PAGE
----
Making your Angular apps fast

by Pascal Precht on Feb 2, 2017
19 minute read

Angular Master Class in Houston

Join our upcoming public training!

Get a ticket

Contents are based on Angular version >= 2.x unless explicitly stated differently.

Angular claims to be very fast by default. What does “fast” really mean? Of course, this always depends on the context. What does our application do? How many different things is it doing at a certain point? How is our application’s component tree structured and how many bindings does it introduce? This and other questions come into play when trying to figure out, how we can make our applications faster.

A couple of weeks ago, I had the honour to give a talk about Angular and React - Friends learning from each other at NG-BE together with Oliver Zeigermann, and we were discussing a demo application in which we compared the default performance and what we can do to make it faster. In this article we’d like to take this demo and show some tips and tricks to make it blazingly fast. One or the other trick might help speeding up your application as well.

UPDATE: We’ve written a follow-up article that discusses another option to make your app faster using Zones in Angular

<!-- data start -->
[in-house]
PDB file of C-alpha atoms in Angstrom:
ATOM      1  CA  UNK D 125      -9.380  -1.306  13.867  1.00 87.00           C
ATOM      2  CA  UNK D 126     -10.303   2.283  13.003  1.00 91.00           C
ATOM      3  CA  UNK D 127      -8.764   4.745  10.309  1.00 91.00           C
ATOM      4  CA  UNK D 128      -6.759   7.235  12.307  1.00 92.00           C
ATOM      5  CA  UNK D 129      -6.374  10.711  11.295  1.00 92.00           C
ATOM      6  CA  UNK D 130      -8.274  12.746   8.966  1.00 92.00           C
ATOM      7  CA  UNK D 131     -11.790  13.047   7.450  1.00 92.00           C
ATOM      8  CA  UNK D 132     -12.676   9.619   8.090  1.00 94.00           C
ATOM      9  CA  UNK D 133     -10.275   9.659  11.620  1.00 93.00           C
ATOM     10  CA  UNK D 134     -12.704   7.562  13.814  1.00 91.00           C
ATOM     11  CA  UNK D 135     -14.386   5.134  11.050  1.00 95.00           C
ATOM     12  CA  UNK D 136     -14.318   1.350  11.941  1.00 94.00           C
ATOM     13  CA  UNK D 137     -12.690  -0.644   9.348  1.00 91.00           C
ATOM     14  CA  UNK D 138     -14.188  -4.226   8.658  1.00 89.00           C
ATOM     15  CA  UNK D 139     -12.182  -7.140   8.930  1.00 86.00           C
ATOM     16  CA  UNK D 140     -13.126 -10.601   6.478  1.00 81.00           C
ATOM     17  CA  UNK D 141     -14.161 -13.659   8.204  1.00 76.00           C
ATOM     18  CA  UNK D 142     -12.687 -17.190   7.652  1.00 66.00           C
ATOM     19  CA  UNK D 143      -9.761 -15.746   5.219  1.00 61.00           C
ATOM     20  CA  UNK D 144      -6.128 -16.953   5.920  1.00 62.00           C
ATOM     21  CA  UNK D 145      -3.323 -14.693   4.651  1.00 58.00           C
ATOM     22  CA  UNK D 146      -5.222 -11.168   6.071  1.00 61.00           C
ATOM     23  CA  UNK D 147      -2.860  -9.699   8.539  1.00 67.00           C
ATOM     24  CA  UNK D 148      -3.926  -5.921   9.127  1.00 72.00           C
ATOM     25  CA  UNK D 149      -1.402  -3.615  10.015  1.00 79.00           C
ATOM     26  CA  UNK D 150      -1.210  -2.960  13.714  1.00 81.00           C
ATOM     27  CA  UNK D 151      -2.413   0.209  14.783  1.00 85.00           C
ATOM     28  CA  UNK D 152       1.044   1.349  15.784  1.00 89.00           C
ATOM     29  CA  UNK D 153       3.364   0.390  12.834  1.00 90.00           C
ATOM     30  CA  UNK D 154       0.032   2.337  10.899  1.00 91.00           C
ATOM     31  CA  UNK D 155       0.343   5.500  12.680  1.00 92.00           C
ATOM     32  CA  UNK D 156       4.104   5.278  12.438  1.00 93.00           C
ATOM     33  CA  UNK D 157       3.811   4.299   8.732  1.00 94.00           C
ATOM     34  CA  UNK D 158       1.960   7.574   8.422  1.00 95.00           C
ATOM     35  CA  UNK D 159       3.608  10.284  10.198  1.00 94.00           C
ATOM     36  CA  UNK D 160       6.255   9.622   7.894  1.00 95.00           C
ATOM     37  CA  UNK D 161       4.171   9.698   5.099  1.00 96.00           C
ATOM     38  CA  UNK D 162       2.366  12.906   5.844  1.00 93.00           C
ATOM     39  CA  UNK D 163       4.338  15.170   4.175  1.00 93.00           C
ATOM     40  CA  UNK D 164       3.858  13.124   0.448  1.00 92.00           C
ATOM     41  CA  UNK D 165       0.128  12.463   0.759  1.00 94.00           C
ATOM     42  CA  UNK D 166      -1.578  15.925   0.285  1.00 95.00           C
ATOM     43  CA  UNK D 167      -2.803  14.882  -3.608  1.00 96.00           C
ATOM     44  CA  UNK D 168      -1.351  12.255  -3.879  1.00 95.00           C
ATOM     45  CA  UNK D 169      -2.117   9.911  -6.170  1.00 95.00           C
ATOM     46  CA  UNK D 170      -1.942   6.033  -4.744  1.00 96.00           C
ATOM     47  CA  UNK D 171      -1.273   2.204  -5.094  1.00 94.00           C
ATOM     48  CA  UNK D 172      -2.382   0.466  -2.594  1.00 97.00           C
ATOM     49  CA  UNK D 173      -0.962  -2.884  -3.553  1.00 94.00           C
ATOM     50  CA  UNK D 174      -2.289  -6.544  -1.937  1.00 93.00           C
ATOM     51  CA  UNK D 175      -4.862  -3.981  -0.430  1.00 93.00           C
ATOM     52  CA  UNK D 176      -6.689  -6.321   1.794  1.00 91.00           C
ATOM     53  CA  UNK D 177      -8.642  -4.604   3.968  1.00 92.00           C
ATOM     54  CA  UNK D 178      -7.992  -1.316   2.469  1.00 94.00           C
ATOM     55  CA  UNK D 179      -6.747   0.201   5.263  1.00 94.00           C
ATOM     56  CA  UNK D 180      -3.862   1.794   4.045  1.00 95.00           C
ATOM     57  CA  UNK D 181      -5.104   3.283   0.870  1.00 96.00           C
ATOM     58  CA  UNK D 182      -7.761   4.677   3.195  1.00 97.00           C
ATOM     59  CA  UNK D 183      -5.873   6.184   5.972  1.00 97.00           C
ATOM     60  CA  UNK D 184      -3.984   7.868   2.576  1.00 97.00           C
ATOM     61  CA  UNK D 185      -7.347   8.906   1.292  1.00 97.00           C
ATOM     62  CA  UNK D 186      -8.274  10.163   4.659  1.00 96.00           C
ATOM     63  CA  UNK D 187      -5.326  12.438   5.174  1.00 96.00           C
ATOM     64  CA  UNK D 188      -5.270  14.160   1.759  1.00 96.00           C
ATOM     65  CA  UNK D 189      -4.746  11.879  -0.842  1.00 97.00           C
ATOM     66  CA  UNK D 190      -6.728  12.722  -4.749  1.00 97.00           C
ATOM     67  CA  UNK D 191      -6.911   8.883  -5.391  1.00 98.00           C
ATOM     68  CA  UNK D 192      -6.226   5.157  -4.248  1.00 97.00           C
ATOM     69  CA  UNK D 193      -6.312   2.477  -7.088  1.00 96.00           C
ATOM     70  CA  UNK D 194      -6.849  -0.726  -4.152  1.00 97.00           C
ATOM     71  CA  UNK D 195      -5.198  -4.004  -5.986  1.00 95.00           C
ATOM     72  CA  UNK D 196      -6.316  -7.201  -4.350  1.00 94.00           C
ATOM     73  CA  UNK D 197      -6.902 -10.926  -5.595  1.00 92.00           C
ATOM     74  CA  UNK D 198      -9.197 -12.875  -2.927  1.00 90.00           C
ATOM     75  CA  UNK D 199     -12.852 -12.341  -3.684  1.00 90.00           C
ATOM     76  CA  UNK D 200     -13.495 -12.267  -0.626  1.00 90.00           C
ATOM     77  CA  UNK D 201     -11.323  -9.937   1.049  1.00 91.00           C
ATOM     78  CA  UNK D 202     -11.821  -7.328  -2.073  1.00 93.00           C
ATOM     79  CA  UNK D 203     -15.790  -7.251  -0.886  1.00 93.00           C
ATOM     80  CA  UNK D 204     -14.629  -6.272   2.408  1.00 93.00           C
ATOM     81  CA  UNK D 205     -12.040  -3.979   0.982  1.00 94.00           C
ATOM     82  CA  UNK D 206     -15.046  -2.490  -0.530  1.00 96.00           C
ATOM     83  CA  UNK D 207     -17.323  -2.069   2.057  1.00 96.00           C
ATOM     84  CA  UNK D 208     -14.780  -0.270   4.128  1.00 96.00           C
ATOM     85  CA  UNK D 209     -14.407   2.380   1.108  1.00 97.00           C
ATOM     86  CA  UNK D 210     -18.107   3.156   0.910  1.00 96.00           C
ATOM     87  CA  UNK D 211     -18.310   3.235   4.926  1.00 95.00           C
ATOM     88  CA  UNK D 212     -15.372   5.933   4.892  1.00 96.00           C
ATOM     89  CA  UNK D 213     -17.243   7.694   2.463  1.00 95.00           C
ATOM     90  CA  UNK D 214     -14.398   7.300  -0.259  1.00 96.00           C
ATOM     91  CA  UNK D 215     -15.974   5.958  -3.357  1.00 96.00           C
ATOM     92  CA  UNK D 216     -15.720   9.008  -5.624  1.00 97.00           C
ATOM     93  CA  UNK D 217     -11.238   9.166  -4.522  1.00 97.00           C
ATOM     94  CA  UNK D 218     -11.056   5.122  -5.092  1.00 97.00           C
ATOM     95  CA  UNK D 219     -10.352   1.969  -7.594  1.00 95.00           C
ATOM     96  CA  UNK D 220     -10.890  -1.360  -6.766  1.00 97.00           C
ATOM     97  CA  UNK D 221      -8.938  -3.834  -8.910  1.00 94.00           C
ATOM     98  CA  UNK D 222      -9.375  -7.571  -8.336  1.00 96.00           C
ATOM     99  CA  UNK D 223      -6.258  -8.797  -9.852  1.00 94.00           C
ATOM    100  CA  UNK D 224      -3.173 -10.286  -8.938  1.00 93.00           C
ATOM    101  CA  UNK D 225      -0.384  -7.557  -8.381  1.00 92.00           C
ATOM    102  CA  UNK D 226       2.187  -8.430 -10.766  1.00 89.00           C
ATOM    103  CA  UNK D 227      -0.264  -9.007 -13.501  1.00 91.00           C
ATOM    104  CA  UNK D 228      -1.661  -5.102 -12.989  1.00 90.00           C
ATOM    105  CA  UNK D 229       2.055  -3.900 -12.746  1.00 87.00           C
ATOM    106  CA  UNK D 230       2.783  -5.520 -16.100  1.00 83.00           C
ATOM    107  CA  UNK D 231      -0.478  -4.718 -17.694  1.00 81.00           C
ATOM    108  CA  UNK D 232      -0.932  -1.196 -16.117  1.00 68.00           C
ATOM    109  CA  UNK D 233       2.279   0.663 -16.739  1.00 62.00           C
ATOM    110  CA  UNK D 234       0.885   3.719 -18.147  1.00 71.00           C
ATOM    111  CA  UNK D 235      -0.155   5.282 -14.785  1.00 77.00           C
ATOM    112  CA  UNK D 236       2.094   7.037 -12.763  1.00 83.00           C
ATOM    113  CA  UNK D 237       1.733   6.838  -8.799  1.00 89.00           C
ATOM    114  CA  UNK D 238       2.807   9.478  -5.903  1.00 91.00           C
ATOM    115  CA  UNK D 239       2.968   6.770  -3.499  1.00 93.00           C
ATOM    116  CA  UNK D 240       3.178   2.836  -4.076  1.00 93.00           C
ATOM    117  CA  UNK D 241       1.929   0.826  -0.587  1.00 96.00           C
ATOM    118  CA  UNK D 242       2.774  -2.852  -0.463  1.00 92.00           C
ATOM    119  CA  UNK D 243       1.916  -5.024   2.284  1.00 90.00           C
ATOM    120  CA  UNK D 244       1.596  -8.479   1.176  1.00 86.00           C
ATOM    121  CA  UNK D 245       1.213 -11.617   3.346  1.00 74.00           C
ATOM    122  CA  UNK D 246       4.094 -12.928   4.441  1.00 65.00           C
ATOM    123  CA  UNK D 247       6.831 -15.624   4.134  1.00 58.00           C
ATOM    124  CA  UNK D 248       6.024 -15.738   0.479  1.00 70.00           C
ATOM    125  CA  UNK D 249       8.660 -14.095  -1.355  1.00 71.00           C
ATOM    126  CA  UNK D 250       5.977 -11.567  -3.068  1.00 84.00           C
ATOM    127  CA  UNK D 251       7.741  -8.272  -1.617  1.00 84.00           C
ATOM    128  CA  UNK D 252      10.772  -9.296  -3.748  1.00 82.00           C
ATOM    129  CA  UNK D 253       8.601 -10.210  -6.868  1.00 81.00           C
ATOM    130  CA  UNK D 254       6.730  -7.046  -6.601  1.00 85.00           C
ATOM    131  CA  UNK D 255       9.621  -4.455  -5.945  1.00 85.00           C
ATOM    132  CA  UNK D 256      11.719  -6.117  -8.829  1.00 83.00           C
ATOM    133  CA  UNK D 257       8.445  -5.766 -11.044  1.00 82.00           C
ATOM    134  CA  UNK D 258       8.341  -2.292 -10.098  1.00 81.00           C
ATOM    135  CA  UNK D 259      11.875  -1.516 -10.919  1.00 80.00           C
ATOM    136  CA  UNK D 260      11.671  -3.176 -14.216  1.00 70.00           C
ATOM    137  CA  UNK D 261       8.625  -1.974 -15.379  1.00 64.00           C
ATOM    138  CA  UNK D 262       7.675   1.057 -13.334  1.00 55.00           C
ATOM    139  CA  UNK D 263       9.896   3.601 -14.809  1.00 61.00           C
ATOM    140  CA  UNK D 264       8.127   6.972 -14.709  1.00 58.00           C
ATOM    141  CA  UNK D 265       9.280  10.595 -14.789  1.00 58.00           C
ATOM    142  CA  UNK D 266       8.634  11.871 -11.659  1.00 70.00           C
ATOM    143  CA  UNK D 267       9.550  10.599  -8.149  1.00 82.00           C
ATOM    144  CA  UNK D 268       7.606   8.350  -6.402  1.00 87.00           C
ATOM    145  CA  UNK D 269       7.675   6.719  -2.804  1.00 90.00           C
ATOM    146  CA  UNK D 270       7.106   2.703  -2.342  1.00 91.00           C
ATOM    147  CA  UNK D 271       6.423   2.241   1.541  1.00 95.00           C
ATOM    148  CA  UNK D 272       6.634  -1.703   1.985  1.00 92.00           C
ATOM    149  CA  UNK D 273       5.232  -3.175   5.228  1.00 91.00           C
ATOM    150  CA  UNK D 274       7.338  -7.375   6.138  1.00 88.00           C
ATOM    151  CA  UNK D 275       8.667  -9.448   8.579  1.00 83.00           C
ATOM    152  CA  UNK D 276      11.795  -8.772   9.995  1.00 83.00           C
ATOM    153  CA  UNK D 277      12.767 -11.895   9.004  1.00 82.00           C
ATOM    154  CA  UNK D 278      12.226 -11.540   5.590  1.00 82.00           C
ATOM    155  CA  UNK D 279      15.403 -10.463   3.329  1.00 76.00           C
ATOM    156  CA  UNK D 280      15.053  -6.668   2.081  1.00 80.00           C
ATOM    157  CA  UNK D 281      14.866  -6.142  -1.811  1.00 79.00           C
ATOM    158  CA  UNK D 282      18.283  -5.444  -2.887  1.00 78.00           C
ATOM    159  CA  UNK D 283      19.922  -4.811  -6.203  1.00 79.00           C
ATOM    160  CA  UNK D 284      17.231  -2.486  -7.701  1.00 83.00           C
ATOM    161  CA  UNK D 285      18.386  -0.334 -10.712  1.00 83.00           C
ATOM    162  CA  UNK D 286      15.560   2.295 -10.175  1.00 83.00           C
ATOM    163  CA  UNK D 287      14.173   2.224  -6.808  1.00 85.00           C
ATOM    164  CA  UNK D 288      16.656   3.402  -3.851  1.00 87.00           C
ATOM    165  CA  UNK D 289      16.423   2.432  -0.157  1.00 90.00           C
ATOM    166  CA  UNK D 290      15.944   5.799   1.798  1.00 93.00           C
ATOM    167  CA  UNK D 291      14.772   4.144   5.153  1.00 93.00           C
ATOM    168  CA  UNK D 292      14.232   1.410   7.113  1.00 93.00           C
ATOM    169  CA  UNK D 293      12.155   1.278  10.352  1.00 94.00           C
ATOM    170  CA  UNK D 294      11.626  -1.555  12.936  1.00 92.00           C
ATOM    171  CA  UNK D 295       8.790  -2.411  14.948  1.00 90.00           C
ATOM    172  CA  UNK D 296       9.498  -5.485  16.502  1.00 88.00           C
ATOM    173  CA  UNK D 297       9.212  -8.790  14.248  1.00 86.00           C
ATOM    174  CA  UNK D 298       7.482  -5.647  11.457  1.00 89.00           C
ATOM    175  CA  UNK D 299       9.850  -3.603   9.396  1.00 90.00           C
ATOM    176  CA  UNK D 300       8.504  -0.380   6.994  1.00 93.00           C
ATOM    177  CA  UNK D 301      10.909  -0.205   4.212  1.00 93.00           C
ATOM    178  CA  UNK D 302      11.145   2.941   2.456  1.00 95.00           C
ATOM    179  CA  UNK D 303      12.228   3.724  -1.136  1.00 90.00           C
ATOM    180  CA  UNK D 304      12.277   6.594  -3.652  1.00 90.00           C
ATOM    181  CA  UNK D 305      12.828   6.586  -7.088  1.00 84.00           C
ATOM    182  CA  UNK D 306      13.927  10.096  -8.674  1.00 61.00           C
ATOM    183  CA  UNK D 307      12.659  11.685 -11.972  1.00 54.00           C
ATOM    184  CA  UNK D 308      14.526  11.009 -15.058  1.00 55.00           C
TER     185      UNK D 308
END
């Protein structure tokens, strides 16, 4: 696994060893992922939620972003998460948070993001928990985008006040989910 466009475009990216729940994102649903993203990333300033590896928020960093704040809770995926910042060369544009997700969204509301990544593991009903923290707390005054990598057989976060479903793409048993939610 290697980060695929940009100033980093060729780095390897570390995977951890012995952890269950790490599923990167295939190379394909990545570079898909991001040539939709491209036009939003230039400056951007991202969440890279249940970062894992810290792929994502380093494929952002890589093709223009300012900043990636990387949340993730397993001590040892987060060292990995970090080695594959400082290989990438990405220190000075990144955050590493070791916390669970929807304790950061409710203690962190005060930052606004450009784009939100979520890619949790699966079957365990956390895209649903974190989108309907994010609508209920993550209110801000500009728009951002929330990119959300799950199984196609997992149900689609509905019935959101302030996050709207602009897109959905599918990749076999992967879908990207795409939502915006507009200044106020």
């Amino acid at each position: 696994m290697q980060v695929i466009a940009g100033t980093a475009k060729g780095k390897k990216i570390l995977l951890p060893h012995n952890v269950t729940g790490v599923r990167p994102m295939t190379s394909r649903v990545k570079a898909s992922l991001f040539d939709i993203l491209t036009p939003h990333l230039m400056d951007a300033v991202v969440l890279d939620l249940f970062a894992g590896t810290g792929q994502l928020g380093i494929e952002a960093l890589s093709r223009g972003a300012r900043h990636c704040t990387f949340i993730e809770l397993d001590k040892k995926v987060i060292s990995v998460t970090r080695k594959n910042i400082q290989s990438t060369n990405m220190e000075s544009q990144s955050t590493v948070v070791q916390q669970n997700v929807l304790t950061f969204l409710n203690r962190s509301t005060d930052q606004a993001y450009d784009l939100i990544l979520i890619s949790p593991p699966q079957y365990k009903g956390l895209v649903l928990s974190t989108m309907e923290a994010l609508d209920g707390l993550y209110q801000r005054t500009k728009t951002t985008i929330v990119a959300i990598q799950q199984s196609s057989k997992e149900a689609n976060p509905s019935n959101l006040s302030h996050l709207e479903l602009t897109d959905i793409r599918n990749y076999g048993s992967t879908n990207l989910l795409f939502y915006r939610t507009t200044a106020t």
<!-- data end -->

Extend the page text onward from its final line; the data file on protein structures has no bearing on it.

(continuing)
Rendering 10000 draggable SVG boxes

Let’s start off with the demo itself. We wanted to go with a scenario in which the framework reaches its boundaries, so that possible performance improvements are easier to visualise. This doesn’t have to be a real world scenario, but rather challenging enough to showcase what we can do. That’s why we decided to render 10000 draggable SVG boxes. Rendering 10000 SVG boxes isn’t necessarily a hard nor realistic task, however, it gets quite interesting when each of these boxes need to be draggable, because… well whenever there’s a mousemove event being fired, Angular has to perform change detection and rerender what needs to be rerendered. With 10000 boxes, this can be quite a lot of work.

Special Tip: Learn in our article about Angular’s Change Detection why it’s performed on every mousemove event

The application consists of two components - AppComponent and BoxComponent - here’s what AppComponent looks like:

@Component({
  selector: 'demo-app',
  template: `
    <svg (mousedown)="mouseDown($event)"
         (mouseup)="mouseUp($event)"
         (mousemove)="mouseMove($event)">

      <svg:g box *ngFor="let box of boxes" [box]="box">
      </svg:g>

    </svg>
  `
})
export class AppComponent implements OnInit {

  currentId = null;
  boxes = [];
  offsetX;
  offsetY;

  ngOnInit() {
    this.boxes = ... // generate 10000 random box coordinates
  }

  mouseDown(event) {
    const id = Number(event.target.getAttribute("dataId"));
    const box = this.boxes[id];
    this.offsetX = box.x - event.clientX;
    this.offsetY = box.y - event.clientY;
    this.currentId = id;
  }

  mouseMove(event) {
    event.preventDefault();